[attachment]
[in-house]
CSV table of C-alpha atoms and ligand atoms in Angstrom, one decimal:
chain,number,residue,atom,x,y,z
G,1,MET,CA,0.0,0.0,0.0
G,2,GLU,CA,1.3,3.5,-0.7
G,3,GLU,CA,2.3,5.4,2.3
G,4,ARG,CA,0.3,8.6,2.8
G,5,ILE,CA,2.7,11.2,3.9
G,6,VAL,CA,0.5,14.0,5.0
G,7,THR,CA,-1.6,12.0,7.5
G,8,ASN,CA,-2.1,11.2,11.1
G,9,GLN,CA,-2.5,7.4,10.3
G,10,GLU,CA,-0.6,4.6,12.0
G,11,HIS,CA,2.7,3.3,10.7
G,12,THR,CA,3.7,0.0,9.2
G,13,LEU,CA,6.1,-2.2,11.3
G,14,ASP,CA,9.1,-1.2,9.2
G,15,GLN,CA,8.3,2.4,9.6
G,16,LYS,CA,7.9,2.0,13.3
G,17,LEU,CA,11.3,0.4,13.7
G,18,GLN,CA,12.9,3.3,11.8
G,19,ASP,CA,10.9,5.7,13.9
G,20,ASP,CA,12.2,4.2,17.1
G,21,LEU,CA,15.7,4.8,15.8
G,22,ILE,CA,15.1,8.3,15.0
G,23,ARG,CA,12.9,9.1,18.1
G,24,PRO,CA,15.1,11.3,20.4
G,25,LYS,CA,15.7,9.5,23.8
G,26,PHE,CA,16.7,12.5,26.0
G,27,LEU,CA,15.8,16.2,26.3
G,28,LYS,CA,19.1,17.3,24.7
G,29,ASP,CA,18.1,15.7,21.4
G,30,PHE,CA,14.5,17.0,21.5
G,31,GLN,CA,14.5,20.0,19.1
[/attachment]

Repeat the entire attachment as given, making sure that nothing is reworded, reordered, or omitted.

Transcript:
[in-house]
CSV table of C-alpha atoms and ligand atoms in Angstrom, one decimal:
chain,number,residue,atom,x,y,z
G,1,MET,CA,0.0,0.0,0.0
G,2,GLU,CA,1.3,3.5,-0.7
G,3,GLU,CA,2.3,5.4,2.3
G,4,ARG,CA,0.3,8.6,2.8
G,5,ILE,CA,2.7,11.2,3.9
G,6,VAL,CA,0.5,14.0,5.0
G,7,THR,CA,-1.6,12.0,7.5
G,8,ASN,CA,-2.1,11.2,11.1
G,9,GLN,CA,-2.5,7.4,10.3
G,10,GLU,CA,-0.6,4.6,12.0
G,11,HIS,CA,2.7,3.3,10.7
G,12,THR,CA,3.7,0.0,9.2
G,13,LEU,CA,6.1,-2.2,11.3
G,14,ASP,CA,9.1,-1.2,9.2
G,15,GLN,CA,8.3,2.4,9.6
G,16,LYS,CA,7.9,2.0,13.3
G,17,LEU,CA,11.3,0.4,13.7
G,18,GLN,CA,12.9,3.3,11.8
G,19,ASP,CA,10.9,5.7,13.9
G,20,ASP,CA,12.2,4.2,17.1
G,21,LEU,CA,15.7,4.8,15.8
G,22,ILE,CA,15.1,8.3,15.0
G,23,ARG,CA,12.9,9.1,18.1
G,24,PRO,CA,15.1,11.3,20.4
G,25,LYS,CA,15.7,9.5,23.8
G,26,PHE,CA,16.7,12.5,26.0
G,27,LEU,CA,15.8,16.2,26.3
G,28,LYS,CA,19.1,17.3,24.7
G,29,ASP,CA,18.1,15.7,21.4
G,30,PHE,CA,14.5,17.0,21.5
G,31,GLN,CA,14.5,20.0,19.1